Jia - Where one's identity comes from
Ask your colleagues in Taiwan what they did at the weekend, and most of them will probably tell you that they spent time eating and catching up with their family members. In Taiwan it is indeed very typical, especially for married couples and those with children, to visit their parents every weekend. (Yes, that’s every weekend!). For many non-Taiwanese, this will probably seem a bit too often.
Interestingly, the character for family (家, jia) is formed by placing the ‘pig’ radical under the ‘roof’ radical. Taiwanese believe that family is a place where shelter is provided. The pig also represents wealth for those living under the same roof, as the family shares living space and finances. The Taiwanese think of their family as an indivisible unit that prospers if functioning properly, while being equally capable of bringing ruin to all its members if not.
A person’s identity comes from the family, or the ‘group,’ that one feels part of. One’s ‘self’ can only be complete when living up to the expectations of the group (the family, the extended family, the community, colleagues & anyone who is considered part of the family, or part of the group). The survival and prosperity of the family takes precedence over individual interests. As a result, Taiwanese people care very much about what others say and think of them, both positive appraisals and negative criticisms.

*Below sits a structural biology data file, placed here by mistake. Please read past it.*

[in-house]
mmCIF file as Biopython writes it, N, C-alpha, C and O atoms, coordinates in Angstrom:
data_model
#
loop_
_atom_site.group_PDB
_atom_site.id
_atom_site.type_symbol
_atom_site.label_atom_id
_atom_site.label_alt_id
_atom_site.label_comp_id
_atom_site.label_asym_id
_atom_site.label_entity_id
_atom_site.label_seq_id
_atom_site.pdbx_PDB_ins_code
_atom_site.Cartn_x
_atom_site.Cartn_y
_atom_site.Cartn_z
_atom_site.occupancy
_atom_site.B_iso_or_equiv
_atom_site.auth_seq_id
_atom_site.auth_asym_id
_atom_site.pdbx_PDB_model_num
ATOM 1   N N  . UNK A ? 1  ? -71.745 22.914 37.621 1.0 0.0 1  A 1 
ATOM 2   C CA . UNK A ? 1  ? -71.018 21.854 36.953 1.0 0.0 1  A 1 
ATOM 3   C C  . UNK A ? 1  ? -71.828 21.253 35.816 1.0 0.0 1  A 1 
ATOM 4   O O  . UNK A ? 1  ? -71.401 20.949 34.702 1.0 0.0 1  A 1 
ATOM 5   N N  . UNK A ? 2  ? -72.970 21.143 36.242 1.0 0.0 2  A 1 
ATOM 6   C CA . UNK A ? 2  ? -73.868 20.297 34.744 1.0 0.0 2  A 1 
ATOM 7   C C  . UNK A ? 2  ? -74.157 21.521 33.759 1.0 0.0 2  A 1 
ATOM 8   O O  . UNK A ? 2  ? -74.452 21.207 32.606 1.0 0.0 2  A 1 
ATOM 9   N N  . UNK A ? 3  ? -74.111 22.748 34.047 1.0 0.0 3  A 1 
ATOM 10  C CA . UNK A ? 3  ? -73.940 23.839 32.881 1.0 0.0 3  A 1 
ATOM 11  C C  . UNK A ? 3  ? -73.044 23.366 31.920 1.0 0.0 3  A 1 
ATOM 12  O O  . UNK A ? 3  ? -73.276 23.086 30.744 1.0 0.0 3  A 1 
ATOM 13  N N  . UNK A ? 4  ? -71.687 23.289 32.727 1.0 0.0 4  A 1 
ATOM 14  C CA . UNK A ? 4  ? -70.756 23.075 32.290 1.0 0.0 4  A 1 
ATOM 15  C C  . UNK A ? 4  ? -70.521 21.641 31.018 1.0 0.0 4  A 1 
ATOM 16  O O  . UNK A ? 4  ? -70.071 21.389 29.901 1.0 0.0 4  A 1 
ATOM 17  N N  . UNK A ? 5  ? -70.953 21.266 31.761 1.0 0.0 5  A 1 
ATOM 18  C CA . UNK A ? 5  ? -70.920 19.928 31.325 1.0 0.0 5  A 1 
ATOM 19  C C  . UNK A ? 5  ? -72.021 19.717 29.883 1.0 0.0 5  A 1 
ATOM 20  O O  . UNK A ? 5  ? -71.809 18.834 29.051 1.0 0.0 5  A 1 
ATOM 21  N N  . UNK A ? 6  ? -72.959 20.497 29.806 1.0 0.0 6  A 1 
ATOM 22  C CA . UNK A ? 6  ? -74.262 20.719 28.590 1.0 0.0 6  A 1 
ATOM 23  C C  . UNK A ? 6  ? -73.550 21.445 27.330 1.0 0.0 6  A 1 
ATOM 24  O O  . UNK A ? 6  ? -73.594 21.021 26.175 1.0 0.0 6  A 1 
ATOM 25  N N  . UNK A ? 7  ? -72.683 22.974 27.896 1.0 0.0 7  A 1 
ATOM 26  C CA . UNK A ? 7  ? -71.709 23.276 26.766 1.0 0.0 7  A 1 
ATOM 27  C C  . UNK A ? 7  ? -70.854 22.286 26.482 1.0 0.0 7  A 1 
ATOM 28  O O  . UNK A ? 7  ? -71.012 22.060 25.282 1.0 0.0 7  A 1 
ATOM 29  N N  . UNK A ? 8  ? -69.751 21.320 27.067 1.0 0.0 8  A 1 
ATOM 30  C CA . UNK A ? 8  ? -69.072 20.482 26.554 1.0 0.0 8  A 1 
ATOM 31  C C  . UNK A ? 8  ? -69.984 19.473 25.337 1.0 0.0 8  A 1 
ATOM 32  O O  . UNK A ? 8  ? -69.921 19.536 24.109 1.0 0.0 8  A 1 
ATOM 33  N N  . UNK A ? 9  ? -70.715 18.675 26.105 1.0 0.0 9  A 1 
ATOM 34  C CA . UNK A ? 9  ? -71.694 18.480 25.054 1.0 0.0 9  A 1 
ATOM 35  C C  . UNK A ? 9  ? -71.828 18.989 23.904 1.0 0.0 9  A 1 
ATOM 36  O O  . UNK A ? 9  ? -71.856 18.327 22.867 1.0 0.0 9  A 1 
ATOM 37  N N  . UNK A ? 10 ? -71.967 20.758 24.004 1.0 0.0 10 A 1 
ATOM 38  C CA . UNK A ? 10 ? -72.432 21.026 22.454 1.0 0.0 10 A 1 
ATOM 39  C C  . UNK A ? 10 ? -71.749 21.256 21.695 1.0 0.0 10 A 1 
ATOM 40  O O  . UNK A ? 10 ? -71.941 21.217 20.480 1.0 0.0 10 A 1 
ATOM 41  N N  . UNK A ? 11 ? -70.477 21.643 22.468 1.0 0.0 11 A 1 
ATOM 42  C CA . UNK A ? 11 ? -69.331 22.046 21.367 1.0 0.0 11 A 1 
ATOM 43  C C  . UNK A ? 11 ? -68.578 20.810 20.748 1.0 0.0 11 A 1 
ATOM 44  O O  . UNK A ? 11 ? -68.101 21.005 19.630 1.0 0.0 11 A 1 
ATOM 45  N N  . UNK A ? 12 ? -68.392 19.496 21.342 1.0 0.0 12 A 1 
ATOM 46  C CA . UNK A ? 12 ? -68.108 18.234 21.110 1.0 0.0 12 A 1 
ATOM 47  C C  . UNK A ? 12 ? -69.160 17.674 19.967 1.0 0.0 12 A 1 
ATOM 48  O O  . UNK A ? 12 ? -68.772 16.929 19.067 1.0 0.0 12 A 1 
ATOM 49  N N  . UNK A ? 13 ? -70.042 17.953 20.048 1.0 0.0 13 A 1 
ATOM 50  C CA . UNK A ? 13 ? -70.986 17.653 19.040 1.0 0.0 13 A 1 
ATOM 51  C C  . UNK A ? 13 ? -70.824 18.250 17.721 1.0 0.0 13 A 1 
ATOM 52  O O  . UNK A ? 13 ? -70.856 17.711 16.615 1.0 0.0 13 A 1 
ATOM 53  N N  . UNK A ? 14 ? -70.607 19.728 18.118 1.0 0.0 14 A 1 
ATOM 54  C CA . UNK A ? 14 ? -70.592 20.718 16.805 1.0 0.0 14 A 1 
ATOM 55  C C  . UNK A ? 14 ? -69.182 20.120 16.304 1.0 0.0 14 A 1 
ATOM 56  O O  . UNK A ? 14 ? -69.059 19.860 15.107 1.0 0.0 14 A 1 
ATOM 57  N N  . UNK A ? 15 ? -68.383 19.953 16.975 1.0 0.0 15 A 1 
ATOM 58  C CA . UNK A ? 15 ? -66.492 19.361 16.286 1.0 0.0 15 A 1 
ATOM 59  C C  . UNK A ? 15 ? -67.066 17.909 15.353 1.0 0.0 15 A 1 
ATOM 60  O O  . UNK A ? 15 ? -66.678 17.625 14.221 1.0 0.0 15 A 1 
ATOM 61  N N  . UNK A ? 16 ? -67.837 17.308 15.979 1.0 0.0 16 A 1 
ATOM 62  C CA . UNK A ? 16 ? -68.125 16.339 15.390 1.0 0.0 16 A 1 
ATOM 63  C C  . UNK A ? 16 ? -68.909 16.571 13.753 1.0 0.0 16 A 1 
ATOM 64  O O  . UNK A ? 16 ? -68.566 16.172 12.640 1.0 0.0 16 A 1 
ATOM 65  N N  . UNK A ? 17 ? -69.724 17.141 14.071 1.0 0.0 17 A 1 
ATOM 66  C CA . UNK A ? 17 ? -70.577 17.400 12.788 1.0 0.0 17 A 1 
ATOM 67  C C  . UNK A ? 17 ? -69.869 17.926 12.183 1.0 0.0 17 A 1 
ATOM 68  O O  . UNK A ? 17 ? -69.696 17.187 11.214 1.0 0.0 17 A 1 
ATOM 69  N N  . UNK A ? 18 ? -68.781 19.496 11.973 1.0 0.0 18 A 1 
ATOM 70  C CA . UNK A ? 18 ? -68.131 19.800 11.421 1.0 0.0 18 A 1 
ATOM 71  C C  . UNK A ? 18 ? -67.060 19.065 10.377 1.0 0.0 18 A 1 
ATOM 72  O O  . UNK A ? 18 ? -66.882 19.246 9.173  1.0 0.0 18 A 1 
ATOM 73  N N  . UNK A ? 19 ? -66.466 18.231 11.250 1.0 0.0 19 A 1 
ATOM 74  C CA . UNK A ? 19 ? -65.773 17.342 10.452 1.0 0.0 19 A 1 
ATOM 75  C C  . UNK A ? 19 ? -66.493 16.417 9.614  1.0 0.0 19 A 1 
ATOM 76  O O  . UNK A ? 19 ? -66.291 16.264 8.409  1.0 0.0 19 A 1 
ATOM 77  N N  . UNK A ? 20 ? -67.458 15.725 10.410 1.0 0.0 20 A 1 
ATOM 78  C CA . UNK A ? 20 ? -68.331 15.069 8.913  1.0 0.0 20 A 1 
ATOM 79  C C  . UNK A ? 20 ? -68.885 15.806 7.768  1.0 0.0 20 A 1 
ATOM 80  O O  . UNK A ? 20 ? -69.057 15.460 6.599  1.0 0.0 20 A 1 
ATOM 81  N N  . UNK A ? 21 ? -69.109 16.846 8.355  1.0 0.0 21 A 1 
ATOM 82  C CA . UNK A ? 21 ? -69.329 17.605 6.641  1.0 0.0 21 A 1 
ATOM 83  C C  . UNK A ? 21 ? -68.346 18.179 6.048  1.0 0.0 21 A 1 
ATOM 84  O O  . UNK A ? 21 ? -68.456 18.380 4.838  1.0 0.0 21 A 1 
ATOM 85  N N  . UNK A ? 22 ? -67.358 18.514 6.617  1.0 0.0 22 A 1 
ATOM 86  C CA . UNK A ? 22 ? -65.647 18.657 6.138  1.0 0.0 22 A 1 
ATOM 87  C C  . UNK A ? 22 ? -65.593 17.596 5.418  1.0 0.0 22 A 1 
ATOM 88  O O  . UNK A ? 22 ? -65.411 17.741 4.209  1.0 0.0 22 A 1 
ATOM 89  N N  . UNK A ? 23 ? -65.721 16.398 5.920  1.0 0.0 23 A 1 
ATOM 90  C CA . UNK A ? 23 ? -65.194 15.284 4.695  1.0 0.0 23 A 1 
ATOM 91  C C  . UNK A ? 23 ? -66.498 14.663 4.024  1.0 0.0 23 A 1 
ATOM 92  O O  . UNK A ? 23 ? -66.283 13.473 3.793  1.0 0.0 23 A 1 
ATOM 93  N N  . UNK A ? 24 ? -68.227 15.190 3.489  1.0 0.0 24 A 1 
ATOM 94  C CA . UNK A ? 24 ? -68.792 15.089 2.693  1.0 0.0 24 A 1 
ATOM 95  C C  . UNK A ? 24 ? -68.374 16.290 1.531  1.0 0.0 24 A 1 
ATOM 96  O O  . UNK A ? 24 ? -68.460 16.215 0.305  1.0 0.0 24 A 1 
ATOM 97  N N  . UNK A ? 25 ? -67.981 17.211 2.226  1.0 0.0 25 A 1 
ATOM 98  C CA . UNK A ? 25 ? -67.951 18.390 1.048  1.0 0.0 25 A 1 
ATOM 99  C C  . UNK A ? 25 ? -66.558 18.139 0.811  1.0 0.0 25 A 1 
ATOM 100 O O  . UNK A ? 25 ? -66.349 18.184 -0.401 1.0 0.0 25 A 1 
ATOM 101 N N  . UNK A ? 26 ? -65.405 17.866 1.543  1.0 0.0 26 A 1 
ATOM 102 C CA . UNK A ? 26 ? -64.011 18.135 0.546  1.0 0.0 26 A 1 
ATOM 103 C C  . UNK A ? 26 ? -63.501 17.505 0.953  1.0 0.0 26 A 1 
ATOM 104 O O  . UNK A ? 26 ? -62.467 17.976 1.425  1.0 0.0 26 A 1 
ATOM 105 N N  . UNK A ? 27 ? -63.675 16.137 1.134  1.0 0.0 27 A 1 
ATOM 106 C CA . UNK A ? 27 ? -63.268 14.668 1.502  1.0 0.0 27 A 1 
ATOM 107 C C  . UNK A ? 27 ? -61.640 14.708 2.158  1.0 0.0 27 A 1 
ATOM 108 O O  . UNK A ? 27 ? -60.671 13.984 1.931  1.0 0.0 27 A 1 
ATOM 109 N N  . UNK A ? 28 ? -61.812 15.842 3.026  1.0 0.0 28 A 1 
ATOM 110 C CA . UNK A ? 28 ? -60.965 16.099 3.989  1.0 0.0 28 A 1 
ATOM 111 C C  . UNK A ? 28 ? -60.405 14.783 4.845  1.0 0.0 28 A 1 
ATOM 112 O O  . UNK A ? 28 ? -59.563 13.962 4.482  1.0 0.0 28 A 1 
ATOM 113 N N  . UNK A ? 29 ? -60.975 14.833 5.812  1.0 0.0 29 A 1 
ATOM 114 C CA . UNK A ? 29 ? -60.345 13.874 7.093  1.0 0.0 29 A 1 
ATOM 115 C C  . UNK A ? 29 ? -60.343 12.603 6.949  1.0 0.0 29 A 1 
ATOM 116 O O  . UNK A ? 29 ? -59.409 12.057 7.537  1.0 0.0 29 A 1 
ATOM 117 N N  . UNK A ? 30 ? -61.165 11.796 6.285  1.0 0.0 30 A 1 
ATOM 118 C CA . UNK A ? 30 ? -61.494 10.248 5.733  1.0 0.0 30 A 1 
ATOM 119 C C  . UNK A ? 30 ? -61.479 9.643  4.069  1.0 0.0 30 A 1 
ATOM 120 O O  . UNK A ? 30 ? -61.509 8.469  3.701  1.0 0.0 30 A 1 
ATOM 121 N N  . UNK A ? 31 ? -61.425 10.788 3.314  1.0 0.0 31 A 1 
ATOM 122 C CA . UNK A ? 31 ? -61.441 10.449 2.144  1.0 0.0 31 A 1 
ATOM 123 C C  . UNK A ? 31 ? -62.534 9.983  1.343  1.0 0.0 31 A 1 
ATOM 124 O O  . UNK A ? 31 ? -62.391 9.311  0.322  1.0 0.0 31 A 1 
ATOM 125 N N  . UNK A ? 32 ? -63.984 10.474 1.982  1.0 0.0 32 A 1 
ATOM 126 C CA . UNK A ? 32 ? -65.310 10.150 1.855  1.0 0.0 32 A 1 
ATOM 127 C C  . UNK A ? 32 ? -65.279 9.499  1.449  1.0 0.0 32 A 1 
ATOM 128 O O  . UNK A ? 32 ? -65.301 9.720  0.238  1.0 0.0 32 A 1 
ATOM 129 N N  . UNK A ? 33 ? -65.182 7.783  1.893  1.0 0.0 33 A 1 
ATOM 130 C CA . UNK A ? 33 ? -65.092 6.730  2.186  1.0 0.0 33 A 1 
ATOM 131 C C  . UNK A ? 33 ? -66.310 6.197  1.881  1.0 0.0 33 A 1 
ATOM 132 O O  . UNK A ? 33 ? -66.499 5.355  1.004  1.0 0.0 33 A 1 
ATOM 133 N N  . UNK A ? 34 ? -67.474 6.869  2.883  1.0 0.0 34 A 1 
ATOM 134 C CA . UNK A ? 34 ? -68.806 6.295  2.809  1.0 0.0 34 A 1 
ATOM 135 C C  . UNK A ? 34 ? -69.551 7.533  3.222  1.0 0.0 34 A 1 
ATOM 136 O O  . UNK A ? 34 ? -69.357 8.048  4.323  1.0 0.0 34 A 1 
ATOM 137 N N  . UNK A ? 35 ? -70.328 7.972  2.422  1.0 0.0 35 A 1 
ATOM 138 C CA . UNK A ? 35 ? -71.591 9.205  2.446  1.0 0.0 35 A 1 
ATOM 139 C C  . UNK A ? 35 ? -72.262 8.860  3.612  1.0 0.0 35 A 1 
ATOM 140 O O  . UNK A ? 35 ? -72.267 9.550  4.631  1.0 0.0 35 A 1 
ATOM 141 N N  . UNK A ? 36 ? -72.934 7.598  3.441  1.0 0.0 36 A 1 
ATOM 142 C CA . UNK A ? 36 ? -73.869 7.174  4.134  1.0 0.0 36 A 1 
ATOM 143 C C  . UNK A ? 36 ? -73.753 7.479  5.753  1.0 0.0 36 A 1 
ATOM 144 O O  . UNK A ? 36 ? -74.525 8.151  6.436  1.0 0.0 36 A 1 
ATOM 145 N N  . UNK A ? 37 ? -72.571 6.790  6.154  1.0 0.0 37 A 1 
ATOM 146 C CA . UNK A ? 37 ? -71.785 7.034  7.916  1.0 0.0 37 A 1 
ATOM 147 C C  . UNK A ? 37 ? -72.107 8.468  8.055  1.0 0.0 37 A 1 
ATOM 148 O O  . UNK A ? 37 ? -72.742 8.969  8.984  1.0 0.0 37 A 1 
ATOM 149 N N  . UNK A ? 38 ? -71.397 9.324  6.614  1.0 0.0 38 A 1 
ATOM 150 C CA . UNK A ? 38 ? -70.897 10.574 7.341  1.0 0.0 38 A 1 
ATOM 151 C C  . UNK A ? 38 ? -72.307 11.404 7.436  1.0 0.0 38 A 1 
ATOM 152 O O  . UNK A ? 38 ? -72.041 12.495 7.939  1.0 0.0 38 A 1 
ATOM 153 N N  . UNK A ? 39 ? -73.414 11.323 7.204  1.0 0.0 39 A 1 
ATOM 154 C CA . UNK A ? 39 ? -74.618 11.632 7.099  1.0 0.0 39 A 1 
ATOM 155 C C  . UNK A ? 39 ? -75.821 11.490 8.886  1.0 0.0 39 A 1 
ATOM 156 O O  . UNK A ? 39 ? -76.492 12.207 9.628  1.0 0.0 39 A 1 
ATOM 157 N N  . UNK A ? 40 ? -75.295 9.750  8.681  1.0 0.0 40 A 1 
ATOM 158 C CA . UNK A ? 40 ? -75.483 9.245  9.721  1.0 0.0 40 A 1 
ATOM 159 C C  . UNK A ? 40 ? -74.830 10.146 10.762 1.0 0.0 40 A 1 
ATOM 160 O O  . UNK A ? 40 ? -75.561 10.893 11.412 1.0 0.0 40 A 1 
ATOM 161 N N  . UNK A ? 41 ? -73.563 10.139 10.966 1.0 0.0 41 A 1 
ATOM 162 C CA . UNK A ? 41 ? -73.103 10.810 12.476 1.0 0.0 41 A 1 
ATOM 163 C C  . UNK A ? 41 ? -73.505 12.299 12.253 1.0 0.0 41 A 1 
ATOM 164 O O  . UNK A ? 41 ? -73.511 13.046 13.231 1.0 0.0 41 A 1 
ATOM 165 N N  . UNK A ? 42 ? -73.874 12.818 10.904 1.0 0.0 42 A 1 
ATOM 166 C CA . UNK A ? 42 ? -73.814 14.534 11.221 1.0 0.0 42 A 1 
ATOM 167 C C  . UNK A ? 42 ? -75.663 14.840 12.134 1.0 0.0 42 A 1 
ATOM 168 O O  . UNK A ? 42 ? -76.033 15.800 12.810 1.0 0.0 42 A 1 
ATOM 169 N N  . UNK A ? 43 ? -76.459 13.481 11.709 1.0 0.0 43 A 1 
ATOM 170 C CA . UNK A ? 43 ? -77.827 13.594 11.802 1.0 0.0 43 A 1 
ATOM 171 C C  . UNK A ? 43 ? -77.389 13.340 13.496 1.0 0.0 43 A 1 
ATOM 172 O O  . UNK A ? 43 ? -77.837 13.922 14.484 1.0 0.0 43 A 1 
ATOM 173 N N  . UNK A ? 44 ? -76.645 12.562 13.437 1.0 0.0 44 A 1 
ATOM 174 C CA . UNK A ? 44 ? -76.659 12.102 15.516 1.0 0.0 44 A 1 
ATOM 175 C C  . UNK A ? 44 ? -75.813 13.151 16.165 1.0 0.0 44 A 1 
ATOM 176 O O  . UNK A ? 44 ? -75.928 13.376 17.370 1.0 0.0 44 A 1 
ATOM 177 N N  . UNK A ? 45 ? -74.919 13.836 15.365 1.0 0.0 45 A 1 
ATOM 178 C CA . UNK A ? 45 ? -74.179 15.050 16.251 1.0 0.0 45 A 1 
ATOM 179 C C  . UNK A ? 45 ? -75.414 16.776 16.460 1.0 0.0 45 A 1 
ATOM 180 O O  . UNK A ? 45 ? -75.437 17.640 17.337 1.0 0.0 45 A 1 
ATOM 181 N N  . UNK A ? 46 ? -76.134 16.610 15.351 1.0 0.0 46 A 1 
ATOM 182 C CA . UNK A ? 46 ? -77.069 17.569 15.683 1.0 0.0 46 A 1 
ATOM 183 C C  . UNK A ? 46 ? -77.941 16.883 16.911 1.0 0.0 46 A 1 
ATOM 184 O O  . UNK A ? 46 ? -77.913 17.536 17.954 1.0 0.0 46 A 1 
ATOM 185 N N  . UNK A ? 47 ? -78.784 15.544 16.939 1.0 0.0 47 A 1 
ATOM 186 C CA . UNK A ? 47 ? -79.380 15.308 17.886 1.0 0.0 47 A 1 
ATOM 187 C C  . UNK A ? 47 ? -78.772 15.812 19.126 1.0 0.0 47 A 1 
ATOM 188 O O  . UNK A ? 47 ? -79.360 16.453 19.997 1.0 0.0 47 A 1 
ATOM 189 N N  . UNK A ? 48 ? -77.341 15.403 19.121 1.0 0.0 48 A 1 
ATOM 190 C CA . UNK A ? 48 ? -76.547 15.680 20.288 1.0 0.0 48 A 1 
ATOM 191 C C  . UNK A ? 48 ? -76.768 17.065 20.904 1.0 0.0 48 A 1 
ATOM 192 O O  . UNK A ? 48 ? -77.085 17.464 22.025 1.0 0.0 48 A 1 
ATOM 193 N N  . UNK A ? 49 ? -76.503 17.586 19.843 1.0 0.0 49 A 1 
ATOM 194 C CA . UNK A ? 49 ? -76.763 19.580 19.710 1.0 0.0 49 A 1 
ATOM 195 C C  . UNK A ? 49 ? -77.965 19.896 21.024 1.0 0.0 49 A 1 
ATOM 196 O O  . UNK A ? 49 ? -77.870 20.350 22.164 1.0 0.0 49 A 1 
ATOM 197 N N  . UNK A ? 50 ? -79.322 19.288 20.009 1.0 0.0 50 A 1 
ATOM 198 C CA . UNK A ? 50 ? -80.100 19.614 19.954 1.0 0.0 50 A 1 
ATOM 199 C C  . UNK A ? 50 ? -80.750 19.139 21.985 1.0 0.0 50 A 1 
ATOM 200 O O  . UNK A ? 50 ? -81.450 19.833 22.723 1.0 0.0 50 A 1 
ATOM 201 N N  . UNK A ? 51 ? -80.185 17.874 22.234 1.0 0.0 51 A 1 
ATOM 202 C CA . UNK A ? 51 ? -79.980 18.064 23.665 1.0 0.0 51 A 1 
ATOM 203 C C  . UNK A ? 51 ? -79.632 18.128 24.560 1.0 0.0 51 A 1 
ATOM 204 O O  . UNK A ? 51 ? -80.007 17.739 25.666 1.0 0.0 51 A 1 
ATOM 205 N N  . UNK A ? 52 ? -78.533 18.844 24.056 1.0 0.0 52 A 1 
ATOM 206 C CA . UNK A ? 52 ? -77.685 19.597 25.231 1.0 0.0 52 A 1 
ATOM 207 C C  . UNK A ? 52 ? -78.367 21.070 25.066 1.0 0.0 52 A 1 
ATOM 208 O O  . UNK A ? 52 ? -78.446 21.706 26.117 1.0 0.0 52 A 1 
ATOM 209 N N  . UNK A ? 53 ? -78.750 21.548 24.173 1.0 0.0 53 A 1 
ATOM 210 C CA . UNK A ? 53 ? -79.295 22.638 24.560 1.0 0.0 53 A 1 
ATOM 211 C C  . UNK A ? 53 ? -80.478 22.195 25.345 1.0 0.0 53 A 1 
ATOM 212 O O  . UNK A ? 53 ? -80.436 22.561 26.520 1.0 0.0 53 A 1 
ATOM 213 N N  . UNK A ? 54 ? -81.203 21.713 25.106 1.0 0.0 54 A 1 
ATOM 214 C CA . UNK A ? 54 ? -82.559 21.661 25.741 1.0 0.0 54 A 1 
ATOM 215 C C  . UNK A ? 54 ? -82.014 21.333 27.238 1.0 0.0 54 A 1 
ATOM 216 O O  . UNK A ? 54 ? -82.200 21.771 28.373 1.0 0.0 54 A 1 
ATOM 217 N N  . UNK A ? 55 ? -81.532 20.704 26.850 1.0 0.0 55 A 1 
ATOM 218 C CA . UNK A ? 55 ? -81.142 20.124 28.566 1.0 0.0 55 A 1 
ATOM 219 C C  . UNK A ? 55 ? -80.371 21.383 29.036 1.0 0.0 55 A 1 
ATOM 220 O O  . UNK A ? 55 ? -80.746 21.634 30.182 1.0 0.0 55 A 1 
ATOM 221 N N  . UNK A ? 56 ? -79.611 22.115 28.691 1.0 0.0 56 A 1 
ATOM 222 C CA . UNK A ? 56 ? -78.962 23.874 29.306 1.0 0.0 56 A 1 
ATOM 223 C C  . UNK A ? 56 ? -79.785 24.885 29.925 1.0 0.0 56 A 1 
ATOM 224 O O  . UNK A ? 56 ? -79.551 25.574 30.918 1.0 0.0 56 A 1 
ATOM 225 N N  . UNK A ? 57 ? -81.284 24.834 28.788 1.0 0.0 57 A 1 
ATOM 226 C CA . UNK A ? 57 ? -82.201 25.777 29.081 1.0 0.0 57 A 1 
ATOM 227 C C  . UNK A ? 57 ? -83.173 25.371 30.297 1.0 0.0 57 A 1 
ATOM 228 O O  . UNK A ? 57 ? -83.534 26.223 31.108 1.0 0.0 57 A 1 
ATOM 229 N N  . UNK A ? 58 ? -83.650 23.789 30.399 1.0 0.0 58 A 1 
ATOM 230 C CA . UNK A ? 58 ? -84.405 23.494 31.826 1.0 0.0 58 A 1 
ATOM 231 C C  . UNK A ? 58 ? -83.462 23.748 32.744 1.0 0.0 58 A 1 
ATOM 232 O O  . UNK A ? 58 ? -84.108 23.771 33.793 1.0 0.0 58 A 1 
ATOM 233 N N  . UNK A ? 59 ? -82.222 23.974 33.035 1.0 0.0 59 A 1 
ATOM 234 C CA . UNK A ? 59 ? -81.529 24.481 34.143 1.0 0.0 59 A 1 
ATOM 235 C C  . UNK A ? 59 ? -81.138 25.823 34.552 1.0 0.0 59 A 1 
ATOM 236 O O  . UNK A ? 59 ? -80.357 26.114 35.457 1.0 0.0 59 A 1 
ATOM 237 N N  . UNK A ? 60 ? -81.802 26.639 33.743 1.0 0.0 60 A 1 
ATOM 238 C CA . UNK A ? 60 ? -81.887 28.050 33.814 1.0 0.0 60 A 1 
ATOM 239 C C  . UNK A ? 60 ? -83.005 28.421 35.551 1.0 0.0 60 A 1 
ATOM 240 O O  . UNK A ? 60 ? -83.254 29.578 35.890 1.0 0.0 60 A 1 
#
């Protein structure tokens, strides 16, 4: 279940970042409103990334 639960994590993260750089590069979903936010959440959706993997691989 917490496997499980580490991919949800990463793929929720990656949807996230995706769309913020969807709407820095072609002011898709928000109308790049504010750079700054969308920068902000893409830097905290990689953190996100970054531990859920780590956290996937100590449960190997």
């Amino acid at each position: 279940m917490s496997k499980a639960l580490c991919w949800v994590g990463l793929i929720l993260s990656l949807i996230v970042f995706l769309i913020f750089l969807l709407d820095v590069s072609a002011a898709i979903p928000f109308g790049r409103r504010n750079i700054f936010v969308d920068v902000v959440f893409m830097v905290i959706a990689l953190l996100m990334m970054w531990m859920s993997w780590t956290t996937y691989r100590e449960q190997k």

Taiwanese families regularly interact and socialize with one another. One’s life revolves around ‘family’; one can never separate one’s self from the family, the inside group nor the work unit. Family is both a home and the center of the community. It is the foundation of the Taiwanese society.